Van der Vaart, Jan (DNB00)

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VAN DER VAART, JAN (1647–1721), painter and mezzotint-engraver, was born at Haarlem in Holland in 1647, and was a pupil of Thomas Wyck. He came to London in 1674, and first attracted notice as a painter of landscapes (in which he specially excelled), small portraits, and especially still life. Subsequently he was employed by Willem Wissing [q. v.], the portrait-painter, then in fashion at court, to paint the draperies and landscapes in his portraits. Their names appear conjointly as painters on several engravings from portraits by them. Van der Vaart was one of the first artists to practise the art of mezzotint engraving, and is said to have instructed the great engraver, John Smith (1652?–1742) [q. v.], in that art. He was employed by Richard Tompson [q. v.], whose name appears as the publisher of many mezzotint engravings bearing Van der Vaart's name or without it, and also by Edward Cooper, a portrait of whom by Van der Vaart was engraved in mezzotint by P. Pelham. After Wissing's death Van der Vaart continued to paint portraits. Among his sitters were Queen Mary and the Princess Anne. From short sight, however, he abandoned portrait-painting, and in 1713, after selling off all his pictures, he settled in a house in Covent Garden, where he practised chiefly for the remainder of his life as a restorer of pictures, an art in which he attained great skill. He died a bachelor in his house at Covent Garden in 1721, and was buried in St. Paul's Church. He drew his own portrait twice, at the ages of thirty and sixty. A nephew, John Arnold, lived with him for thirty or forty years, and assisted him in his practice.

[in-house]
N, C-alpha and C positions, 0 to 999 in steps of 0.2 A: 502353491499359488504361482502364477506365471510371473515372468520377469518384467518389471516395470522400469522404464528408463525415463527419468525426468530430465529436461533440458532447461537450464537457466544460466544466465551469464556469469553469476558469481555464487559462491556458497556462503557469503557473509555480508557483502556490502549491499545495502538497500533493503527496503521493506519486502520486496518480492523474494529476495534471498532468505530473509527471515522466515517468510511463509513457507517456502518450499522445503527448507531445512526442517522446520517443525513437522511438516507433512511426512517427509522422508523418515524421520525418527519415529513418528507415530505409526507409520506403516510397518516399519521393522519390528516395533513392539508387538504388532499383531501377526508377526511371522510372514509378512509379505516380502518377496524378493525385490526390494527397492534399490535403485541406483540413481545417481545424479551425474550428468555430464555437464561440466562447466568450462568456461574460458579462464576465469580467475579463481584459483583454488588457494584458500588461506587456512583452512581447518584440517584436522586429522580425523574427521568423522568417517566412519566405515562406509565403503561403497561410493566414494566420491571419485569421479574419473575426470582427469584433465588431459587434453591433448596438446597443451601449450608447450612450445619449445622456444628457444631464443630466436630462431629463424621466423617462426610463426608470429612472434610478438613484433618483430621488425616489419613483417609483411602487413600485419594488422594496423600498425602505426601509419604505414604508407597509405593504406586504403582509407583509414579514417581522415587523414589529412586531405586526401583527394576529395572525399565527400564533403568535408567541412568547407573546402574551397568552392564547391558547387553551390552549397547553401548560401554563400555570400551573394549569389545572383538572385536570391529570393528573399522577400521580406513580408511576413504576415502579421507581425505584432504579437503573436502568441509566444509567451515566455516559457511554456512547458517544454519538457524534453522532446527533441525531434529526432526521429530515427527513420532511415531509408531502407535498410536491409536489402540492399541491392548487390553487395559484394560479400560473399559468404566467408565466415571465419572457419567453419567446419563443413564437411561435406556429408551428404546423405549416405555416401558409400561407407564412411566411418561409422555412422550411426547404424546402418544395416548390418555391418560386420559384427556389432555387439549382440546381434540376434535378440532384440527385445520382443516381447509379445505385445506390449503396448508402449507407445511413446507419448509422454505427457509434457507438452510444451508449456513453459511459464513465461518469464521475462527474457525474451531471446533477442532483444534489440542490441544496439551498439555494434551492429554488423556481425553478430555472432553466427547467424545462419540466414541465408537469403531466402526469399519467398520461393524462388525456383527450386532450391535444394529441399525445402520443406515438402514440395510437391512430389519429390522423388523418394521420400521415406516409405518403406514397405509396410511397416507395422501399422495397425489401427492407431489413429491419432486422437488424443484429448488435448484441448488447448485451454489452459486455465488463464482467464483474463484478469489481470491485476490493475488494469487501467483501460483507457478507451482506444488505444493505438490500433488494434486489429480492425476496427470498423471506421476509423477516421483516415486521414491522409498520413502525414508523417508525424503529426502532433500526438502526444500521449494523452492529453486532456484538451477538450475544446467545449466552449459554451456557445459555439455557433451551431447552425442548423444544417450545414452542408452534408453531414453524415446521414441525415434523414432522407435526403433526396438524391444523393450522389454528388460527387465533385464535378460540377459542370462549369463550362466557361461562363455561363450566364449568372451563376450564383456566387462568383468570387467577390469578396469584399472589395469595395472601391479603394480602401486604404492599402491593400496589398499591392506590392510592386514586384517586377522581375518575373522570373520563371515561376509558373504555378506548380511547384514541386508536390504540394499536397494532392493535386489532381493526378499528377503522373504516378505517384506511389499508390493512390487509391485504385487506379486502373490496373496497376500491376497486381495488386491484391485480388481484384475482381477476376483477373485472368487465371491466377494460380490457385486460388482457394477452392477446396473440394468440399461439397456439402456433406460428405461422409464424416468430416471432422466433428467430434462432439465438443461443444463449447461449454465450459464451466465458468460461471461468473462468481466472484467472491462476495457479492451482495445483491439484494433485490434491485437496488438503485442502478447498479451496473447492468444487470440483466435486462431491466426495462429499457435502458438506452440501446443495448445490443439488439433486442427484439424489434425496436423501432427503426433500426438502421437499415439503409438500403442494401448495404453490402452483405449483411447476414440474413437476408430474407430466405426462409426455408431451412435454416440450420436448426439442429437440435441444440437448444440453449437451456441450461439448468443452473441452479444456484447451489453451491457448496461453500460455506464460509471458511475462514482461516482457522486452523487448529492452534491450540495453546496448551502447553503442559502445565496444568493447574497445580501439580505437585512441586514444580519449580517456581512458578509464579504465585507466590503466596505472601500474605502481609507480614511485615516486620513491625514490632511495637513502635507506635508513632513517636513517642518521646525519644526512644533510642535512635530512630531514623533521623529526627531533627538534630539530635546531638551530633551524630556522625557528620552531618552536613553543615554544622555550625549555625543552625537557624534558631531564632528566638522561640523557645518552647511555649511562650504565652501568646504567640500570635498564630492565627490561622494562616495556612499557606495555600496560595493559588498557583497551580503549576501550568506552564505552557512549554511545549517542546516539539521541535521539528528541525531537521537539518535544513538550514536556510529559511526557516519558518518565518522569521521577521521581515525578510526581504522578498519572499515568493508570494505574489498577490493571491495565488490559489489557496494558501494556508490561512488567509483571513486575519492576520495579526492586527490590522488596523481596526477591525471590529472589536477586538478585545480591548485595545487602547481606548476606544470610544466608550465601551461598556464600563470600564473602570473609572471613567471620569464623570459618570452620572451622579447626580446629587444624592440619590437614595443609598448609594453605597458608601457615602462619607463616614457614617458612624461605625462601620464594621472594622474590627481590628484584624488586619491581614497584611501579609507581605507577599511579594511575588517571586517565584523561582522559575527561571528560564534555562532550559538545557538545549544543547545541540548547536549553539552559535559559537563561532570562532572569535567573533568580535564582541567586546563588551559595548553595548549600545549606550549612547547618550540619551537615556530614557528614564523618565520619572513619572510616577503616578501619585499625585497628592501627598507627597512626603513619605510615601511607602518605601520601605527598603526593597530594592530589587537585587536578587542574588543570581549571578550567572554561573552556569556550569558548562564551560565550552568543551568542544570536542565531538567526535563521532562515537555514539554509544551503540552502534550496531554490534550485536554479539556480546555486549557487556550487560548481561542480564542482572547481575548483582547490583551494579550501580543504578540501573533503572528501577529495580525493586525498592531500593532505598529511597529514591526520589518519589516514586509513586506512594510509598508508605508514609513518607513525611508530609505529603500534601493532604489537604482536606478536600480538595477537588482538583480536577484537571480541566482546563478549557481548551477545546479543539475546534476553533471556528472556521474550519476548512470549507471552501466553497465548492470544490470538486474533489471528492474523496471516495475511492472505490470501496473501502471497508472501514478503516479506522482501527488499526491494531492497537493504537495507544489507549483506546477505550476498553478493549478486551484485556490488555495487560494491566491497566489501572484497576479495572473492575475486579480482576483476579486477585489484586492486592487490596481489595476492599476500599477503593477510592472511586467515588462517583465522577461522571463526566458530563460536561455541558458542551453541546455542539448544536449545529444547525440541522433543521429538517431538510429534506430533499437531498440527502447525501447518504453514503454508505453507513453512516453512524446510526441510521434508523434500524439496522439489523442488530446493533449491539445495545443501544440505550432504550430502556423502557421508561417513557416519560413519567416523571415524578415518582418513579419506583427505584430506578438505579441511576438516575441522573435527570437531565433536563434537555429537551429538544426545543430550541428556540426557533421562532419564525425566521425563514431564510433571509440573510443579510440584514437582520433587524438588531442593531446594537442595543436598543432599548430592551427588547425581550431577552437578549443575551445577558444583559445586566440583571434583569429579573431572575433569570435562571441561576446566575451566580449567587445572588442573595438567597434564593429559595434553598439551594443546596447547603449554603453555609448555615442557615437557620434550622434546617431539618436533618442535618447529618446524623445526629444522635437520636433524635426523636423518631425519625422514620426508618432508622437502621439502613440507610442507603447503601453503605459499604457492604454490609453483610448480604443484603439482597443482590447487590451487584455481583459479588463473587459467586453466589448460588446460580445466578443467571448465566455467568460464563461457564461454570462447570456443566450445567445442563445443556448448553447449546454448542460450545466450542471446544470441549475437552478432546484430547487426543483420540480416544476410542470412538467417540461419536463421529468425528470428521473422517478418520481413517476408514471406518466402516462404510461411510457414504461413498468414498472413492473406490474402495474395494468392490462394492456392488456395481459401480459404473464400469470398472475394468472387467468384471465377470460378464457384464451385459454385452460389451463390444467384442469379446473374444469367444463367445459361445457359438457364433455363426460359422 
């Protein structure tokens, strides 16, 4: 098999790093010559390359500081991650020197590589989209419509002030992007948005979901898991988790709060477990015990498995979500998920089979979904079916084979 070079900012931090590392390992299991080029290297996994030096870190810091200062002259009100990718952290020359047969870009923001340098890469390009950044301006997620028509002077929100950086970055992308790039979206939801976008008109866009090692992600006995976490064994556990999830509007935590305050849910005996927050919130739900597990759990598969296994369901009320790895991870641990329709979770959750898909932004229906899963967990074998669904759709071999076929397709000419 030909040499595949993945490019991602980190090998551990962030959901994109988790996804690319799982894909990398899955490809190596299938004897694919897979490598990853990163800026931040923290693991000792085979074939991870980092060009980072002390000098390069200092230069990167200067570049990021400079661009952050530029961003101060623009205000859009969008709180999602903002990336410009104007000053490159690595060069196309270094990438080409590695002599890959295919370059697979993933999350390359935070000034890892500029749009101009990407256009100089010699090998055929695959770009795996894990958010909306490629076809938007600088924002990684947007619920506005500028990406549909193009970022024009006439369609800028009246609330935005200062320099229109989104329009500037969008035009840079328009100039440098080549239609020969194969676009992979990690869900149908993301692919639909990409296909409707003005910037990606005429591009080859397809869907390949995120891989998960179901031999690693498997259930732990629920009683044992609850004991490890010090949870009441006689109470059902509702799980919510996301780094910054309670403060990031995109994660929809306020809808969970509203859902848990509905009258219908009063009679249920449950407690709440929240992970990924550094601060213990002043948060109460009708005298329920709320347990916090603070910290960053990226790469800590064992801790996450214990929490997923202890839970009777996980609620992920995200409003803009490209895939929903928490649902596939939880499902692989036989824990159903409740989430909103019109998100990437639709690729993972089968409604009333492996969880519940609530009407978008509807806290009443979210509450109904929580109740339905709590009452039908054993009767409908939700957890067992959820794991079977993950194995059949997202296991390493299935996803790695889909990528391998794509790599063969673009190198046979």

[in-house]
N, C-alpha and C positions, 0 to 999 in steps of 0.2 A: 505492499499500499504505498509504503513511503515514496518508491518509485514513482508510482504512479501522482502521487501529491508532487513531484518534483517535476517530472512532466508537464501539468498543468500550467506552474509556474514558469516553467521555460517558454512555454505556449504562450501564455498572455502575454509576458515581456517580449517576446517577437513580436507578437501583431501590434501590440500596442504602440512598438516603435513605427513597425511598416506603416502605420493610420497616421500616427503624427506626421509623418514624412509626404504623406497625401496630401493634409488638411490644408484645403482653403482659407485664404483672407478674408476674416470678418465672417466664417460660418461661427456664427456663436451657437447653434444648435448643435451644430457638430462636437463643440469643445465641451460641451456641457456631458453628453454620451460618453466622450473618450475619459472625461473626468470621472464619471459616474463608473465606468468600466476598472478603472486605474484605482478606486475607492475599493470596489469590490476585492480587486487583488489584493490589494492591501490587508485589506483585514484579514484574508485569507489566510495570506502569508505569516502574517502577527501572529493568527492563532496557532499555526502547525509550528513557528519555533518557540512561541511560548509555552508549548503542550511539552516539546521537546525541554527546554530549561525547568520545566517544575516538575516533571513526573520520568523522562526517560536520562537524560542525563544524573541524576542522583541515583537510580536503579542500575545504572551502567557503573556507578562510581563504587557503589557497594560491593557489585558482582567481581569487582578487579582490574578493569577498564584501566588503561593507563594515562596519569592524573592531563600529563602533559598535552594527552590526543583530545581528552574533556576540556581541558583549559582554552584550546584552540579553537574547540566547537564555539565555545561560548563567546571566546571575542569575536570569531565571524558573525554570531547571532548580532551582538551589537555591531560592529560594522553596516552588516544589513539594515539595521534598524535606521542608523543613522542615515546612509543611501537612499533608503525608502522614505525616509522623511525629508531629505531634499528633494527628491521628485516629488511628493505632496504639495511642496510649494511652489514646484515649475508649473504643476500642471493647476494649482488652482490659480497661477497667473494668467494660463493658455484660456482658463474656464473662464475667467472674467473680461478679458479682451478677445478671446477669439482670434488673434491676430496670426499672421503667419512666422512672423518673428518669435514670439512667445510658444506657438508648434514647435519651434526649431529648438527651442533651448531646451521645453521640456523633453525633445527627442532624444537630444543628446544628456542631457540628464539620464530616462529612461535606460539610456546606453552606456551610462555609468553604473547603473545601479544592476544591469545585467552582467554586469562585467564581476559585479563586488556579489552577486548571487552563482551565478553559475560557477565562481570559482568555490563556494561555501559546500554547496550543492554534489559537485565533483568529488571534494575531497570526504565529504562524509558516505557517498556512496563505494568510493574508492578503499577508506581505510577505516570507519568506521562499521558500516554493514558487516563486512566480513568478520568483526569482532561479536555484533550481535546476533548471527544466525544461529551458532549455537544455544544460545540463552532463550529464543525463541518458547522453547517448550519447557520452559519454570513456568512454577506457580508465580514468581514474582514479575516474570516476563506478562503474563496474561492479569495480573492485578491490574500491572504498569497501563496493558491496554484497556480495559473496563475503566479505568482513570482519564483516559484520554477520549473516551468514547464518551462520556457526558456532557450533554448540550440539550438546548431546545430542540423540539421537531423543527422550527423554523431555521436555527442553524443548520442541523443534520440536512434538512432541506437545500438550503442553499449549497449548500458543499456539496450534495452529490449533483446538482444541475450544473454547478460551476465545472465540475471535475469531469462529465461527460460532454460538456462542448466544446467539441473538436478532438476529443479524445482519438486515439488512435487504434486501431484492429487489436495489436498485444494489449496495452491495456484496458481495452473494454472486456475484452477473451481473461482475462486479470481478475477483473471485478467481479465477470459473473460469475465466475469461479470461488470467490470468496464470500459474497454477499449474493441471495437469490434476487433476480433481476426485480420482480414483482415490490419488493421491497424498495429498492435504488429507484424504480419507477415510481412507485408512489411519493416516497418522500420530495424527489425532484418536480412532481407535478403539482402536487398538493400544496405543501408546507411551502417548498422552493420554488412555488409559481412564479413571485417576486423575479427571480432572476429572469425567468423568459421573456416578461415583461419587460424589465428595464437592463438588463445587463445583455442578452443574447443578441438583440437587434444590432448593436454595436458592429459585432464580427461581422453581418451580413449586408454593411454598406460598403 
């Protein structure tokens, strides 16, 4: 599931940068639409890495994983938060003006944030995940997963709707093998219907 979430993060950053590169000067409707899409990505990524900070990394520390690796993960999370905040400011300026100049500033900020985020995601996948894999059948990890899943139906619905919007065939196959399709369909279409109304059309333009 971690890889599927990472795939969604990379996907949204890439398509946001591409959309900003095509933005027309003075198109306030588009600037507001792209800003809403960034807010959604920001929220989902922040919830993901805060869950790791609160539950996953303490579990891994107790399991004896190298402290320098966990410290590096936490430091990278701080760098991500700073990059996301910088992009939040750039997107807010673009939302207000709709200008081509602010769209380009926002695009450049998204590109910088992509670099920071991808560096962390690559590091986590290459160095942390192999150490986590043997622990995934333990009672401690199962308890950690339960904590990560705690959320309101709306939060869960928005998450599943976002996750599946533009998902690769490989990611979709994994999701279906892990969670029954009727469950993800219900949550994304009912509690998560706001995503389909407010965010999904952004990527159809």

[Walpole's Anecdotes of Painting, ed. Wornum; Vertue's manuscripts (Brit. Mus. Addit. MSS. 23076, &c.); Chaloner Smith's British Mezzotinto Portraits.]

L. C.